There is no man who does not desire to appear well before the opposite sex; but the different methods men have of manifest-Other Practices ing this desire are, to say the least, confusing. Thus in Courtship a South Australian boy must have every hair pulled out around his penis, and the latter decorated with a garland of green leaves, before he can be presented to the sex as a fit candidate for their favor;1 while the Admiralty Islander covers his, or partially covers it, with a sea shell, the dazzling whiteness of which present? a startling contrast to the ebony blackness of the organ, which the brevity of the covering " half conceals half discloses." A fine study in black and white.1 The Tankhul-Naga puts a horn, or ivory, ring over the head of his penis when he wants to present an intensely fascinating appearance;* and in the South Sea Islands the penis is tattooed in the most brilliant and variegated colors, as a means of attracting that attention among the fair sex which its healthy size would alone be pretty apt to insure.* The tattoo marks would, however, at least compare favorably with the venereal necklaces of many of our young "sports" of today in soliciting female regard; while the custom among the Nagas, of slipping the ring over the penis, in preparing for a "fancy dress ball," reminds us that among the early Germans the engagement ring was thus worn, placed upon the young man's perns by the lady herself, with what peculiar feelings to the former I leave to the reader's imagination, and was only removed by the same fair fingers after marriage.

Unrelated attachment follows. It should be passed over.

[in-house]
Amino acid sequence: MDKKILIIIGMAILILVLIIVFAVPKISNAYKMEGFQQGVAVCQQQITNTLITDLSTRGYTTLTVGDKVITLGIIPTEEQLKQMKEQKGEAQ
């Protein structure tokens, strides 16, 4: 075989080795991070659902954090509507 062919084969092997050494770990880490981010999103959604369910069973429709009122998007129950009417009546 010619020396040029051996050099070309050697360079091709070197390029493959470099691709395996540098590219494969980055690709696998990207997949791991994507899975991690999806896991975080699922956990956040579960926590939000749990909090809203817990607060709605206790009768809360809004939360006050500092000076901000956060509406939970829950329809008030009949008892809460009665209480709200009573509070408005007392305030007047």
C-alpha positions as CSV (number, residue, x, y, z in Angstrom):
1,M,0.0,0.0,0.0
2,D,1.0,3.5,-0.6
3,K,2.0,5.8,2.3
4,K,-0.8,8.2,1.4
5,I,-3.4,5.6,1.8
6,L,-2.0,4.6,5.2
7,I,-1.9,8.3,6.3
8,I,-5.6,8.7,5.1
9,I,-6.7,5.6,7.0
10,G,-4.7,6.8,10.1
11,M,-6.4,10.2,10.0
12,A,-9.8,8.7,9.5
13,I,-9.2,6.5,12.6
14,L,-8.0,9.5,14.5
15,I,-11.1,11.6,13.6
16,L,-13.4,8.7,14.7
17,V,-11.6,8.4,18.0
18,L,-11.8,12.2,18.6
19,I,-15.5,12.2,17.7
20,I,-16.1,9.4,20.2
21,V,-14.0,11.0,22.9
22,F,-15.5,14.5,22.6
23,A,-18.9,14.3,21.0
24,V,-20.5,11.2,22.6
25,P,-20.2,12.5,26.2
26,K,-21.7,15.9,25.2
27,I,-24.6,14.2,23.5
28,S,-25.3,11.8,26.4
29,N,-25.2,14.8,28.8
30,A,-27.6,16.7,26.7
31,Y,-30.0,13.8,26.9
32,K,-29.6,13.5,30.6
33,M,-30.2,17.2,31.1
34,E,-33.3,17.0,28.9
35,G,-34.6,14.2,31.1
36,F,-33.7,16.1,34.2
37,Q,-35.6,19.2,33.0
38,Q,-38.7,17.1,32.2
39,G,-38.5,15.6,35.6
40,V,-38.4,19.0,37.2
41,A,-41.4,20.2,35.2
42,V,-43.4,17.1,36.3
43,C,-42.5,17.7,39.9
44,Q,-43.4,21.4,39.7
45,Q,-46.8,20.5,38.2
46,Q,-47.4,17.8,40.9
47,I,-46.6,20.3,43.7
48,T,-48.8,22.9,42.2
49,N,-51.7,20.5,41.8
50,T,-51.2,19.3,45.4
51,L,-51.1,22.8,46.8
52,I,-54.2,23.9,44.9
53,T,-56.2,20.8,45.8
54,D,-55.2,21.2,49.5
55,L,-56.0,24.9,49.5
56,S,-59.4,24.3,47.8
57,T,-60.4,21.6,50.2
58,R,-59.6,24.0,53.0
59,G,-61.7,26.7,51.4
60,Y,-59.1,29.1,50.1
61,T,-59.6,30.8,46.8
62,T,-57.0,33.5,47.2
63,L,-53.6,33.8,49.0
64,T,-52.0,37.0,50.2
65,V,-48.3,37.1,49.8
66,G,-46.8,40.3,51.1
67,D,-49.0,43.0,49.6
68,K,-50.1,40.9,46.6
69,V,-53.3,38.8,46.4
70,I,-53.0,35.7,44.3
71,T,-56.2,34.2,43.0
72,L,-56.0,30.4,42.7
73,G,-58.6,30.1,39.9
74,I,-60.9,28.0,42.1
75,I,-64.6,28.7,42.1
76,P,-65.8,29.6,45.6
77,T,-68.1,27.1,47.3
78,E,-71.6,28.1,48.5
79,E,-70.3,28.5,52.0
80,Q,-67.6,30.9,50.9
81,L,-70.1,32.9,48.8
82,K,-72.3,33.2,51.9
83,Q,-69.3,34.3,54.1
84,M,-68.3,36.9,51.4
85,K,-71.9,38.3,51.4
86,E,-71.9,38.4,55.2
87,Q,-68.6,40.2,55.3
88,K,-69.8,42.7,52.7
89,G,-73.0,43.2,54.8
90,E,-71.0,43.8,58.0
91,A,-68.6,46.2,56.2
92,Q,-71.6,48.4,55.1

The Chinese lady considers her small feet to be her chief charm; to expose which is deemed exceedingly immodest, and to speak of which is regarded as highly improper on the part of men.* The Hindu woman hides her face, and wears at the same time a thin gauze dress which, while it displays every charm of her dusky person, cannot, as Mr. Man intimates, be regarded as other than an attempt to convey an arrière pensée.1
Ladies, in some portions of Asia, are not permitted to show the ends of their fingers, while a Caribbean belle considers herself very fully dressed with a guajuco, two inches wide, and a becoming smile. To go out of the hut without having the body stained with annatto—butter color—is to "transgress all rules of Caribbean decency;"1 and a Tahitian lady not tattooed would be as much reproached and shunned as a modern prostitute in the street.
1 Nor are some of the dances of civilization much I whin d these in point of indecency. One which I was privileged to see in 1892, in the Jar din de Paris, in the French capital, would make the ordinary houtchi-coutchi artiste look like a New England spinster in comparison.
A Tubori woman of Central Africa wears a narrow strap around her waist, from which a small twig is suspended behind, and feels as much confused and ashamed if the twig should fall off as a modern lady would if her "pantalettes" came down in the street. Women of the Sumatra and Celebes tribes have a similar modesty about exposing the knee;1 and the Samoan idea of shame seems to gather entirely around the navel.1
The idea of modesty, as I have stated, is entirely relative and conventional. People who tattoo themselves are ashamed when they are not tattooed. Those who conceal the bosom, the naval, the penis, the knee, the vulva, the foot, blush to reveal what custom has long concealed; and if we analyze the sentiment correctly, and carefully, I think we shall find that a feeling of shame does not prompt the covering, so much as the covering prompts the feeling of shame.